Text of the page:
Gulf region's newest pipeline: human trafficking

The US named four Gulf allies as among the worst at combating human trafficking.

When Judy left her home on the southern coast of the Philippines this spring, it was her first trip abroad and her first time on an airplane. She was excited, nervous, and sad all at once.

Like many young Filipina women before her, awaiting her in Kuwait was the promise of a good job and enough money to support her family and save for school. She was to become a nanny and tutor to a young boy.

But on her first day working for the Kuwaiti family for whom she had been hired by a recruiting office in Mindanao, Philippines, her excitement quickly turned to fear.

Her new 'Mama' - what Asian maids in the Gulf call their female sponsors - told her, " 'I don't like you, you are ugly,' " says Judy, who didn't give her last name, in an interview at the Philippine labor attache's office in Kuwait. "I didn't understand what was going on. I just wanted to cry."

Work began at 5 a.m. and ended at midnight. "I washed clothes, cleaned the floors, scrubbed toilets and sinks and bathrooms. And just kept doing that over and over again," she says. "All this and no food, no rest."

One day she waited until her sponsor was out, then packed a bag, and escaped to the Philippine Embassy joining hundreds of other Filipina women who have run away from their Kuwaiti employers to seek sanctuary at the Overseas' Workers' Administration at the embassy.

Unable to leave until her sponsor pays her back wages because she cannot afford to buy a plane ticket home, Judy and the other women spend their days sitting in the embassy, unable to get another job and unable to go home.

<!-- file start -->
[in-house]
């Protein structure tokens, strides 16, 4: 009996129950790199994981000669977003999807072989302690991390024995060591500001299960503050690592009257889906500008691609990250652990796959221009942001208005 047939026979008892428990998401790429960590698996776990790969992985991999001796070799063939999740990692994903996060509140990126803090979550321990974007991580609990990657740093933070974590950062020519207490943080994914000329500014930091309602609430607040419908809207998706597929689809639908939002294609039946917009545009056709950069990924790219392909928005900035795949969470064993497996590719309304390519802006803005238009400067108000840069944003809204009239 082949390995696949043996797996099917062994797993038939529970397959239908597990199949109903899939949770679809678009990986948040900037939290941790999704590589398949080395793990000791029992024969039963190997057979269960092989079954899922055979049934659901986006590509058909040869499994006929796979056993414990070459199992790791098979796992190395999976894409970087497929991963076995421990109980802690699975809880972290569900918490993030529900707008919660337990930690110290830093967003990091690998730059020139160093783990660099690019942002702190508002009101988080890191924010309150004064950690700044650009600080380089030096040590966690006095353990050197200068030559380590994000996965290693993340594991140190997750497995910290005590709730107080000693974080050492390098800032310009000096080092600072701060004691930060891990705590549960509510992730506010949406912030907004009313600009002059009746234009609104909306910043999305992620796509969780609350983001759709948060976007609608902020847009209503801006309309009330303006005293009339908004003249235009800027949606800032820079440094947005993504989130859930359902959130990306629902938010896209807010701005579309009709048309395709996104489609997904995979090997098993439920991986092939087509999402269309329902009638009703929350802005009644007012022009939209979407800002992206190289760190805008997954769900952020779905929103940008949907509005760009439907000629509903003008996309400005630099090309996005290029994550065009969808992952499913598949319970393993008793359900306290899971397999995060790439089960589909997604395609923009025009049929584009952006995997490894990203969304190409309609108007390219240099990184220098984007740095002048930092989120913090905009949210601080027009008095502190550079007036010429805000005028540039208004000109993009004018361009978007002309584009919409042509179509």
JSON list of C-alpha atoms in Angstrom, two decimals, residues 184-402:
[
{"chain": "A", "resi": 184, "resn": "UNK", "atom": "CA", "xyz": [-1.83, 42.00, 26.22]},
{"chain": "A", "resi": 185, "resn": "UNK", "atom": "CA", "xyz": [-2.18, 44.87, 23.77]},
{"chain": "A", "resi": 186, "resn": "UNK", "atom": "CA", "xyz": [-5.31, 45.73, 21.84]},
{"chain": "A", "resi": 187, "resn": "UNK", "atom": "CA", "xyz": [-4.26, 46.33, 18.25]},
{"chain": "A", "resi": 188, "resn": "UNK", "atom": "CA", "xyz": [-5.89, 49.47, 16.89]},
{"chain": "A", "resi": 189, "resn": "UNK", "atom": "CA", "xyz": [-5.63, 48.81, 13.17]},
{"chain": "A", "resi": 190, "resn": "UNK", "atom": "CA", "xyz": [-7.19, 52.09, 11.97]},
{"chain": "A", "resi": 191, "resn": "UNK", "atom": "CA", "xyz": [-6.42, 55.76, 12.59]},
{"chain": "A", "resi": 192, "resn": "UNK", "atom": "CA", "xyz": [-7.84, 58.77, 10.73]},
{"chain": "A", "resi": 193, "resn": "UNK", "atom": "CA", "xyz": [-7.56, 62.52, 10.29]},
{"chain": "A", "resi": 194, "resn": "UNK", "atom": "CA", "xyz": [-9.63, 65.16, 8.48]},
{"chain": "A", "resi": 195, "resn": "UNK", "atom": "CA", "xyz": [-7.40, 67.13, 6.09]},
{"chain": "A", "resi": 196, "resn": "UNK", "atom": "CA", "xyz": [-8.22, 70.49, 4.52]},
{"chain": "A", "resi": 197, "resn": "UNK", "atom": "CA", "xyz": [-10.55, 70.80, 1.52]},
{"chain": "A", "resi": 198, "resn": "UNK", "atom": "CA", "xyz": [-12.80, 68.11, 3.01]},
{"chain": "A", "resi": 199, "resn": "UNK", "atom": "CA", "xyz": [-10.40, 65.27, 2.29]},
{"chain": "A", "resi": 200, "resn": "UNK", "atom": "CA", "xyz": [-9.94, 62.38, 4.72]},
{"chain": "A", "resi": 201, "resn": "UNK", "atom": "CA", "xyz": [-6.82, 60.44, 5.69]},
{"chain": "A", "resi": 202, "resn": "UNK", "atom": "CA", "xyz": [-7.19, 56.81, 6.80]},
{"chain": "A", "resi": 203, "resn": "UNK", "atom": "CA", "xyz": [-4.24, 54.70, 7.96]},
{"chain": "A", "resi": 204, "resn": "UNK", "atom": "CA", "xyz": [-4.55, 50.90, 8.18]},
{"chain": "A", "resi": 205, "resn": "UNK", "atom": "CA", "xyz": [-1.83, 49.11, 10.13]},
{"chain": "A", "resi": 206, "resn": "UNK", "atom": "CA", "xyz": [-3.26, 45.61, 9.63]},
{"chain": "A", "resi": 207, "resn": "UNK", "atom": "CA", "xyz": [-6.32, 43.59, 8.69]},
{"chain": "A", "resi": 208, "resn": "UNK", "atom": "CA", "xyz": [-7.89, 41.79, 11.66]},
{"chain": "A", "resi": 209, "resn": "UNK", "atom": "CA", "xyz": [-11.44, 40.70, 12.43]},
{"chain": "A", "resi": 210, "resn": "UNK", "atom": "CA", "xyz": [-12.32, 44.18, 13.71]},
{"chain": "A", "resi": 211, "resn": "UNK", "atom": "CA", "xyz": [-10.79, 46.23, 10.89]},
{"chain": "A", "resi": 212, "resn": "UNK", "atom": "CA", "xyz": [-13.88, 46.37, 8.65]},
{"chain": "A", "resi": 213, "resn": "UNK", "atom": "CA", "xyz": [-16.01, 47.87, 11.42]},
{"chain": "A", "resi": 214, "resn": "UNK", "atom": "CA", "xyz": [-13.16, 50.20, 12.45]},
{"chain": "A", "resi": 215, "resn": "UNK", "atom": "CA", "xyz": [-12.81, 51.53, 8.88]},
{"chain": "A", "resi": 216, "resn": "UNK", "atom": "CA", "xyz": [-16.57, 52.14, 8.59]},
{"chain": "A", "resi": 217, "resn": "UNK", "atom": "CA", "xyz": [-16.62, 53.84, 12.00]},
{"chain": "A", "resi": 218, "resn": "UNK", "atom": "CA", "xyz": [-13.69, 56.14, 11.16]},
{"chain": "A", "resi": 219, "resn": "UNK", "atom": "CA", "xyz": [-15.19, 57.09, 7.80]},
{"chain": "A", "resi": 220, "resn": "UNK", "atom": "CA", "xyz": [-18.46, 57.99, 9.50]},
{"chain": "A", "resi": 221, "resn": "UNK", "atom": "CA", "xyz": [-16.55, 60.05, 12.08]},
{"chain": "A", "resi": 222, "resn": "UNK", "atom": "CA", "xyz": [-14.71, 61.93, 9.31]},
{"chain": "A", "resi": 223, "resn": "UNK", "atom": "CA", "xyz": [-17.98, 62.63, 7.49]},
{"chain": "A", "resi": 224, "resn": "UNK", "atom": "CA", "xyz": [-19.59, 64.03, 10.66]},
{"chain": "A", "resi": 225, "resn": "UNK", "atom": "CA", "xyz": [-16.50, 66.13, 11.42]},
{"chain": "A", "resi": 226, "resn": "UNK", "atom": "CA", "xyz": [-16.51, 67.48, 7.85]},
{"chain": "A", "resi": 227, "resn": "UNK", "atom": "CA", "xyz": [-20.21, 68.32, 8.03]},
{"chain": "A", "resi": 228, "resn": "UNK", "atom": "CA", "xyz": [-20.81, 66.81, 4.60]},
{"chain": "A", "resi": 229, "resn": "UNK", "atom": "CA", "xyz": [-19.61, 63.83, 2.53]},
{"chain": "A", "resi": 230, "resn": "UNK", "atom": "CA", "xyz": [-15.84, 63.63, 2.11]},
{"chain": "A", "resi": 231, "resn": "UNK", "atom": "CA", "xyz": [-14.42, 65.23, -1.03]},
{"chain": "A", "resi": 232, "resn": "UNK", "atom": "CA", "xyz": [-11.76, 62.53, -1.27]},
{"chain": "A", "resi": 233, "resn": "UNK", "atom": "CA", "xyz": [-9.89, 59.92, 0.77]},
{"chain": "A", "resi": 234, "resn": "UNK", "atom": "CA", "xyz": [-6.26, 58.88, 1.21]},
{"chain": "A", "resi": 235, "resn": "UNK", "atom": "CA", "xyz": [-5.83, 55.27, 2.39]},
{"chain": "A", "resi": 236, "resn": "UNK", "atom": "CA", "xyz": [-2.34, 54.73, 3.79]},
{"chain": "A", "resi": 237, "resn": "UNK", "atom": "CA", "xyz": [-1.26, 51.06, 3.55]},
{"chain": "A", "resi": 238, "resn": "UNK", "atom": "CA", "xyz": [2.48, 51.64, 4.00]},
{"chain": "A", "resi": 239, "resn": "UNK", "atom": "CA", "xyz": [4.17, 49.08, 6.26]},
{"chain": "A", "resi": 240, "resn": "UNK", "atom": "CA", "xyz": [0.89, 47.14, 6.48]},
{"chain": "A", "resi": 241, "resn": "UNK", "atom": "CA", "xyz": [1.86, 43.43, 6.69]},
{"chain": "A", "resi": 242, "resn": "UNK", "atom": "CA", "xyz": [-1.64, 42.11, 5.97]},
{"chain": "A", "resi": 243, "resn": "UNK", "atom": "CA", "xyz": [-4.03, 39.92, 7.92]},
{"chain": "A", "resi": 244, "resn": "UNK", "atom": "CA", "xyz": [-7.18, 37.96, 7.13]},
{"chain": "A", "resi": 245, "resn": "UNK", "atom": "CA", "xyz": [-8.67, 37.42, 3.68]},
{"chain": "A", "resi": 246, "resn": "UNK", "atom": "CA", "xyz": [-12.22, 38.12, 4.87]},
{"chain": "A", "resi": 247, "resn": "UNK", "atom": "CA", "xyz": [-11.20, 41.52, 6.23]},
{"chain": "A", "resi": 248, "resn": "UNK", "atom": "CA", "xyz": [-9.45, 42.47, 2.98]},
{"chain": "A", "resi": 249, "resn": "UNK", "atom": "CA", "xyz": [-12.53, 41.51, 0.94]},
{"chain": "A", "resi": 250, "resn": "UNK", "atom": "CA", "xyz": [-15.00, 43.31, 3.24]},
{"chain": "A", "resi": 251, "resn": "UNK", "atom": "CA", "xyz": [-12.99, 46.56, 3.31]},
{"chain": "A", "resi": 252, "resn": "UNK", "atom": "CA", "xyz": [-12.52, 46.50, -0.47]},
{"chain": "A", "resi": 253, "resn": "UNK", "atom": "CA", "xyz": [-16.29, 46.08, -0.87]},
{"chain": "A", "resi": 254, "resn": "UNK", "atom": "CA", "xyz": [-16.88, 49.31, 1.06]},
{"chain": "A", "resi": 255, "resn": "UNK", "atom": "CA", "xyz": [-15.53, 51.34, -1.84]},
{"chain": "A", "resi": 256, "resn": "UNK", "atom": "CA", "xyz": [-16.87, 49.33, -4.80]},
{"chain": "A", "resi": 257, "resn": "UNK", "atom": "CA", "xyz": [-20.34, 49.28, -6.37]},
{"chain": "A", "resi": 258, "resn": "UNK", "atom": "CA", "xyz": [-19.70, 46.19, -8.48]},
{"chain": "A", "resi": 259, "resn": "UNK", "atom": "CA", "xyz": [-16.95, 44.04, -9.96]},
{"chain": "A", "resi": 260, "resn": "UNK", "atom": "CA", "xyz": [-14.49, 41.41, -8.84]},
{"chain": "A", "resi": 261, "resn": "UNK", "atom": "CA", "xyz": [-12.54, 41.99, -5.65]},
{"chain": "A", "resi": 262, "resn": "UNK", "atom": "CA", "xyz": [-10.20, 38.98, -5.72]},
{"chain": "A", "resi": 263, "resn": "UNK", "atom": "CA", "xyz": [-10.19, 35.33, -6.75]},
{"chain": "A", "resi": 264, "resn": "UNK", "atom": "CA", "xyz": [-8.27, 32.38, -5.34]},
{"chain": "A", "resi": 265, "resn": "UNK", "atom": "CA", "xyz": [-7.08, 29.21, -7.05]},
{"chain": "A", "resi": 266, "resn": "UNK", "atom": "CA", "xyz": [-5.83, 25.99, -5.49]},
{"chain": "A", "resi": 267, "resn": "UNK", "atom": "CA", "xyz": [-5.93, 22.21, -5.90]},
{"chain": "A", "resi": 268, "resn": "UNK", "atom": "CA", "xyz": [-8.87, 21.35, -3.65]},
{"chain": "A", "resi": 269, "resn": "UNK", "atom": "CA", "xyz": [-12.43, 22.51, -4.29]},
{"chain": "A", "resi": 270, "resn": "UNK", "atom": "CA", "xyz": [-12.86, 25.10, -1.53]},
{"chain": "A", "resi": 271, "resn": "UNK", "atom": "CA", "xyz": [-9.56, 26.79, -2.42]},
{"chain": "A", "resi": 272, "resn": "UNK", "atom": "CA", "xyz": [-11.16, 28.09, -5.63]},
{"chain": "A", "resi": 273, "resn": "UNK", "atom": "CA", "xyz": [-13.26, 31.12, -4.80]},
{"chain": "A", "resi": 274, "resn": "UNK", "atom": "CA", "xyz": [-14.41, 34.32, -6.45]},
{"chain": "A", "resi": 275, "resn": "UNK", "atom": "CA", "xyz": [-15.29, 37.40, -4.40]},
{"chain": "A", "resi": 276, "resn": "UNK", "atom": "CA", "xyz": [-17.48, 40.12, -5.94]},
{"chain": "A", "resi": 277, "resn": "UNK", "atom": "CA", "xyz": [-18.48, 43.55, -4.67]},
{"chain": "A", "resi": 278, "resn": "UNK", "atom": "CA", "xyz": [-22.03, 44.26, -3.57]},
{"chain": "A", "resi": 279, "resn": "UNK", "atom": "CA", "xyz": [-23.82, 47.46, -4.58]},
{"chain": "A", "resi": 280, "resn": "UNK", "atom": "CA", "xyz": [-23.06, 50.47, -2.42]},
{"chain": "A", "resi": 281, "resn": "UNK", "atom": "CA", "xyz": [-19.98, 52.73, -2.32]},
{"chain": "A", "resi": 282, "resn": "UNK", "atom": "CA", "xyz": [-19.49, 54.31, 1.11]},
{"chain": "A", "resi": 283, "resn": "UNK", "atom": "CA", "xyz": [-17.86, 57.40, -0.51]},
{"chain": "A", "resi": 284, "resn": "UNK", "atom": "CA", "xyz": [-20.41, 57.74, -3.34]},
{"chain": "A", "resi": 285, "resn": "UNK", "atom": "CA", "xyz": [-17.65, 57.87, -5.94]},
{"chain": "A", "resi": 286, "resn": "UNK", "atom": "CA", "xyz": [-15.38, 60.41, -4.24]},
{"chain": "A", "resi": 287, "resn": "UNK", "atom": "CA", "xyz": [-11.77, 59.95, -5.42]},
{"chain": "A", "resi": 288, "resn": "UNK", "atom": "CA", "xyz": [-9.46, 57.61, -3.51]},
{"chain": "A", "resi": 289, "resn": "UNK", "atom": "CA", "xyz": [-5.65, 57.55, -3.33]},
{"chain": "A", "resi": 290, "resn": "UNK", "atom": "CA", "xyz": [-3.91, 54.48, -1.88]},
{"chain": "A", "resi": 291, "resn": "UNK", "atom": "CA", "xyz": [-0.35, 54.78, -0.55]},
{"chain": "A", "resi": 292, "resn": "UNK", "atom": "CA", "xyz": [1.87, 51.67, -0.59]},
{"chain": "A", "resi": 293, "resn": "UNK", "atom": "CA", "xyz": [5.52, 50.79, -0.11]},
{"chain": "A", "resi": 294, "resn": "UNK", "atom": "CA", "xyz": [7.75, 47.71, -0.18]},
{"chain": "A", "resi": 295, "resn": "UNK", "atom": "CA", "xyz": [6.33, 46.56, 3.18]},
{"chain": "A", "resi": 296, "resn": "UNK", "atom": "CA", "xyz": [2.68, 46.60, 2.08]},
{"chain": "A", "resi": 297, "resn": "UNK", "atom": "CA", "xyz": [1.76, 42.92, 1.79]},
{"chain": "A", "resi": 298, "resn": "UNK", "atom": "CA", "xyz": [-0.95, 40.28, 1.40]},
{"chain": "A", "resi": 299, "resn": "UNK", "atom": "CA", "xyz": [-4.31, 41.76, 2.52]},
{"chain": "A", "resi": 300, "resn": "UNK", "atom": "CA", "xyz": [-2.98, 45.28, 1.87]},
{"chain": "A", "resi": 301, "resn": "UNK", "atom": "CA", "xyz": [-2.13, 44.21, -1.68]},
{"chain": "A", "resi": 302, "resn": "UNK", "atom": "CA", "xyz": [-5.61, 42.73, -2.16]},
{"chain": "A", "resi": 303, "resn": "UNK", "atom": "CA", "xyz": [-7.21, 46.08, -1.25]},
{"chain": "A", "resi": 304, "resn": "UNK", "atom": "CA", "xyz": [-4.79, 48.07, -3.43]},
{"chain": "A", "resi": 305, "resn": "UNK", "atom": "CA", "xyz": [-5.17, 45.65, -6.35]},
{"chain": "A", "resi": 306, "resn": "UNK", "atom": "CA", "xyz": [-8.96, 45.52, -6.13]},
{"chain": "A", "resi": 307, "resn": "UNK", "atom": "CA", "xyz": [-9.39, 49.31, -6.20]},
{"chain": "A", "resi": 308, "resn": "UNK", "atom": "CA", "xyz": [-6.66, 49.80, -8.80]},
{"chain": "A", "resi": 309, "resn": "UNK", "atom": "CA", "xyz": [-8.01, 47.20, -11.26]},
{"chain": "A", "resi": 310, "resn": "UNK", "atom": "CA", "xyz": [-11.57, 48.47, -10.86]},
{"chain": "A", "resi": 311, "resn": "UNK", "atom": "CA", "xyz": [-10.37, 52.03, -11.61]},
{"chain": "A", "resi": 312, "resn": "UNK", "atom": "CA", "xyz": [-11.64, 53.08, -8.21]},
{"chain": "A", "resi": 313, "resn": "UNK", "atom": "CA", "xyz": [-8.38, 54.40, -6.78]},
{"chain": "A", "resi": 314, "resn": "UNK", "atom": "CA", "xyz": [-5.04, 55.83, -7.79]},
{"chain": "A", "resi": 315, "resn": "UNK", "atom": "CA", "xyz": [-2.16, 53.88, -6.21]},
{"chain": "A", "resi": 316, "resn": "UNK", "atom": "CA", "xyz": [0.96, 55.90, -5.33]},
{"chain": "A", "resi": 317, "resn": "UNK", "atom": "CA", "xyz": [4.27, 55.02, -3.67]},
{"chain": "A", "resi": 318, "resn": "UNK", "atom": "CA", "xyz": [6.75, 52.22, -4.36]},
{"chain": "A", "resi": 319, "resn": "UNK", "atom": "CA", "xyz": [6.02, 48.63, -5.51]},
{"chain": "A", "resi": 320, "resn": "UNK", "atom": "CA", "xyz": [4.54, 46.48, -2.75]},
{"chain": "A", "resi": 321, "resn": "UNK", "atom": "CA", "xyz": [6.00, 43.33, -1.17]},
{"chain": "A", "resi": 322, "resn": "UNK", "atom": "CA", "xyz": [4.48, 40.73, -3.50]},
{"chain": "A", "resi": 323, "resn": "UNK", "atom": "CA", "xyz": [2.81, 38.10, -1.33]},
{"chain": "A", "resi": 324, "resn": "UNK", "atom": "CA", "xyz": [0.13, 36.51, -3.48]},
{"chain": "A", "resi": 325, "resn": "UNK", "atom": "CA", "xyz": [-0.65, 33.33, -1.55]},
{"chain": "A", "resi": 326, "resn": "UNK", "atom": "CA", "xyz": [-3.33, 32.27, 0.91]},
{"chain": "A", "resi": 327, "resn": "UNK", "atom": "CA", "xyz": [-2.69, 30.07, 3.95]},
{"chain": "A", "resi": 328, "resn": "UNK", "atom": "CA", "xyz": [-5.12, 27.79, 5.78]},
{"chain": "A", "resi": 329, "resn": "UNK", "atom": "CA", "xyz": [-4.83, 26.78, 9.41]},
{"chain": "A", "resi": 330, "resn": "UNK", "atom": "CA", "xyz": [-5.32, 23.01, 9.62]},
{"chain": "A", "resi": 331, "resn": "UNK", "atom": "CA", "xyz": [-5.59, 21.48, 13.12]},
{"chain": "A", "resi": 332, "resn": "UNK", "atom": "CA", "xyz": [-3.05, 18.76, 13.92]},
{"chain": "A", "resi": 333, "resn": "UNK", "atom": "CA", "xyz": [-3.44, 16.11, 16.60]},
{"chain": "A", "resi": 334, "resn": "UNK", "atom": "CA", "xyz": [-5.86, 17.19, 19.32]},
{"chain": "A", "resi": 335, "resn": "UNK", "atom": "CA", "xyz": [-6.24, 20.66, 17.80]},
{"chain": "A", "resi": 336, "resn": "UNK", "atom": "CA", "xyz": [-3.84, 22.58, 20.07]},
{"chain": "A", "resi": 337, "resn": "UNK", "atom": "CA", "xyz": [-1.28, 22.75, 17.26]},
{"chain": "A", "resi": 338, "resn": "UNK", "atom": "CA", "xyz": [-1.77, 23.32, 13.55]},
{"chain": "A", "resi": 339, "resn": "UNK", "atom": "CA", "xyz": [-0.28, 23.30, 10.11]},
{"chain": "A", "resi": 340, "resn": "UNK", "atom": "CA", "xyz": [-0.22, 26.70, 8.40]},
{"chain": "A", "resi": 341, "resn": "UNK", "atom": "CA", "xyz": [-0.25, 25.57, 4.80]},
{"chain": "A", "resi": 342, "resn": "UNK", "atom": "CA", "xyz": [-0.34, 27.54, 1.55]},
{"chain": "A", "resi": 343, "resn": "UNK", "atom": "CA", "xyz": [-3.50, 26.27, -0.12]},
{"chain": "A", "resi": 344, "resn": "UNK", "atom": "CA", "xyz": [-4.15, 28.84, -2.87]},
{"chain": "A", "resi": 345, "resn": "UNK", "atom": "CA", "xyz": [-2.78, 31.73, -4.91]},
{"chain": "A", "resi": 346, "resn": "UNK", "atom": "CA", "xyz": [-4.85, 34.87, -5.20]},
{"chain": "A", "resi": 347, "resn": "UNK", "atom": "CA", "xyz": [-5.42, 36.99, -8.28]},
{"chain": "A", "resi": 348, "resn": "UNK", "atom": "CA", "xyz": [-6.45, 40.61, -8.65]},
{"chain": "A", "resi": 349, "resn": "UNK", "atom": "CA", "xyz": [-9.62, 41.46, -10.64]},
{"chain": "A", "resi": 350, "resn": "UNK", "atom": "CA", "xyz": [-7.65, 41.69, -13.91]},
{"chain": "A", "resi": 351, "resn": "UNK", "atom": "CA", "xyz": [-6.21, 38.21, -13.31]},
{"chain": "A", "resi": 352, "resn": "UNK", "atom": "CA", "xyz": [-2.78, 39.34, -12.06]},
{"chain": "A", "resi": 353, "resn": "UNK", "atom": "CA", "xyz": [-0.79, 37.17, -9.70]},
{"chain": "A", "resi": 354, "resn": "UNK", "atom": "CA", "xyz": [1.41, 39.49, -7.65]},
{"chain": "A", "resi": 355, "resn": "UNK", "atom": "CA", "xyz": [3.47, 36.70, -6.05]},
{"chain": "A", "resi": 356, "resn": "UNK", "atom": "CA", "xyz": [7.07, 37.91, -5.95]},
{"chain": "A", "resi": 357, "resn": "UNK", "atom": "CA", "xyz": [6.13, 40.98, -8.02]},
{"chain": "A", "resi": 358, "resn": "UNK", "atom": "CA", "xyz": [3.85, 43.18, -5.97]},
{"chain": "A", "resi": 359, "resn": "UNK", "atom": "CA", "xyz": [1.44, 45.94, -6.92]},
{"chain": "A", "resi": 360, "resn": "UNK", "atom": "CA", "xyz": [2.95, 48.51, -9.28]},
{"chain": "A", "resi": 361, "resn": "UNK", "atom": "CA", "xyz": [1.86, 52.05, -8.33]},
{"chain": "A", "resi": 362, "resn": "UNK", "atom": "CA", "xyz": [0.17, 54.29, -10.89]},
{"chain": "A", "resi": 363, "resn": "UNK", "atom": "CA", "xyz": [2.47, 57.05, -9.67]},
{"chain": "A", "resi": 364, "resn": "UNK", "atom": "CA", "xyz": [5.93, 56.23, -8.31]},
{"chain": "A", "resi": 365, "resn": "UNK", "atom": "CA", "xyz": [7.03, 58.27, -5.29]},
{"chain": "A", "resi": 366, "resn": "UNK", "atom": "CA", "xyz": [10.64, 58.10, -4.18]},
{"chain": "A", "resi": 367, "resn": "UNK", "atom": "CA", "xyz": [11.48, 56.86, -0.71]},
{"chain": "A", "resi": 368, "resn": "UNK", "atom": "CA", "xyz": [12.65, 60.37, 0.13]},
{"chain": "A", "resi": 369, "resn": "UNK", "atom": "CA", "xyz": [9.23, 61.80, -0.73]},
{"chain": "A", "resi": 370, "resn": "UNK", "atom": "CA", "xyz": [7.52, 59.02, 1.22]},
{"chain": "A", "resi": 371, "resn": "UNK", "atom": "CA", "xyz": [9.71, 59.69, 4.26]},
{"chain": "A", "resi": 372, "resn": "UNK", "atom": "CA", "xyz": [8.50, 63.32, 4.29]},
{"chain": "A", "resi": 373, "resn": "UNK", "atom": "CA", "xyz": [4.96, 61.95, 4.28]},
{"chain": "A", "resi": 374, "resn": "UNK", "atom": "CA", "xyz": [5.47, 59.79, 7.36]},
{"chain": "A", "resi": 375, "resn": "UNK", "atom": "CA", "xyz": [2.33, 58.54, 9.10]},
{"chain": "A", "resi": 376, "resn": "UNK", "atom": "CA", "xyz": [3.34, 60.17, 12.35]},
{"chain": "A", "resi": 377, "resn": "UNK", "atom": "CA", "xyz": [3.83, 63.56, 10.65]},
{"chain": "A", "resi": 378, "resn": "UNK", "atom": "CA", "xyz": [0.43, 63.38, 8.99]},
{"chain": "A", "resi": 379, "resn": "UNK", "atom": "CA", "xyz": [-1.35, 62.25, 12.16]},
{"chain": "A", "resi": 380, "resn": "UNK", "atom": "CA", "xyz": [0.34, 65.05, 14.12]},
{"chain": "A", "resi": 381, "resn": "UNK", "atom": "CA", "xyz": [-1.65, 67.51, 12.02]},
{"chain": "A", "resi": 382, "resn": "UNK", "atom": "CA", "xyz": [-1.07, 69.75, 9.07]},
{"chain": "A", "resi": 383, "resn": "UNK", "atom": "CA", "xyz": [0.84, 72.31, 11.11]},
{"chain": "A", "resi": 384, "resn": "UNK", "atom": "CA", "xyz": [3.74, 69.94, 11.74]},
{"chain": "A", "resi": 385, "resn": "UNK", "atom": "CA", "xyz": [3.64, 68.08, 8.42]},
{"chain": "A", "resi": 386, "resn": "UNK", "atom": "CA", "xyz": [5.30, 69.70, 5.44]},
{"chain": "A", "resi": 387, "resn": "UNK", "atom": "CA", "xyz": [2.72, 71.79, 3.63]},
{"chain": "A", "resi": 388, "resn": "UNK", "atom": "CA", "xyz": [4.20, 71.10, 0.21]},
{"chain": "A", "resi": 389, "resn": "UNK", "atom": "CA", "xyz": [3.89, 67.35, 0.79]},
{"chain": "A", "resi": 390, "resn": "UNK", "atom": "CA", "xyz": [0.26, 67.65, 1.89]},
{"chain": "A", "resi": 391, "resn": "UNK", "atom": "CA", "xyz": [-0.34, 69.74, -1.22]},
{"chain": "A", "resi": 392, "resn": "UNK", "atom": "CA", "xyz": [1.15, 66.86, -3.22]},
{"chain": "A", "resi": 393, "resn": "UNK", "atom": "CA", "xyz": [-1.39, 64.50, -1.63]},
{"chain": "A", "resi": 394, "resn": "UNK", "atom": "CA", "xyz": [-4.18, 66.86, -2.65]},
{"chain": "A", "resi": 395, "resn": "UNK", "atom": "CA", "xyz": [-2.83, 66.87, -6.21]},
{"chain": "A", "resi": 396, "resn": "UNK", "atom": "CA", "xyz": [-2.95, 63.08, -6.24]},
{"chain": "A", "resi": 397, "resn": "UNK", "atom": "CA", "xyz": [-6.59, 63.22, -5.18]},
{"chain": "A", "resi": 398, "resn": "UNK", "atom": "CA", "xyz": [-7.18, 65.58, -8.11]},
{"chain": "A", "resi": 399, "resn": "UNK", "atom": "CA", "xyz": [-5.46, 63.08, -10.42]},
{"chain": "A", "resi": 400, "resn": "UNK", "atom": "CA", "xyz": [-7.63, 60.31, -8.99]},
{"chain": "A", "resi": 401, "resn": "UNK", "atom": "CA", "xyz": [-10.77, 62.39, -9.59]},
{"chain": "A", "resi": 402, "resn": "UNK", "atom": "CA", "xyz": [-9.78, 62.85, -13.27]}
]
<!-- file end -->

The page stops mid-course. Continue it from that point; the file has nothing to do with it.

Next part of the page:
Thousands of men, women, and children, most of them from Asia, will be trafficked to the Gulf this year to live as what the US State Department calls "modern day slaves." Most won't know until they get here what lies in store for them and hundreds will, like Judy, flee their employers, suffer physical, emotional and/or sexual abuse, and go home empty-handed.

The trafficking trap

In June the US State Department listed Kuwait, Qatar, Saudi Arabia, and the United Arab Emirates (UAE) among 14 countries that do little or nothing to stop human trafficking. Washington lowered all four to its Tier 3 category, which could eventually lead to economic sanctions if these countries do not act to stem the flow of trafficking across their borders.

The State Department says that 600,000 to 800,000 men, women, and children worldwide are victims of trafficking - the recruitment, transportation, or harboring of people by means of threat, force, coercion, fraud, or deception for the purpose of exploitation and forced labor.

There are no raw numbers on how many of these trafficked persons - who can end up being maids, factory workers, camel jockeys, or prostitutes - come to the Middle East. But the Gulf boasts one of the highest populations of expatriate labor forces in the world, with more than 10 million. In Kuwait, there is an average of one maid for every two Kuwaitis and in the UAE, 1.6 million people, or 80 percent of the total population, are expatriate workers.

Washington accuses the Arab Gulf states of failing to "comply with the minimum standards for the elimination of trafficking and not making significant efforts to do so." The US lambastes Kuwait and its neighbors for failing to "take significant steps to address trafficking, particularly efforts to prosecute trafficking crimes and protect victims."

The thousands of Bangladeshi, Filipino, Indonesian, Sri Lankan, and other Asian women and men who seek sanctuary at their embassies across the region each week see little improvement in their conditions.

Earlier this year a Kuwaiti sponsor brought more than 1,000 Pakistani laborers under false pretenses. According to the Pakistani Embassy in Kuwait, the men paid the recruiter several thousand rupees only to arrive in Kuwait and find no job, no place to live, no work or residence visas, and no chance of earning back the money they spent to get here.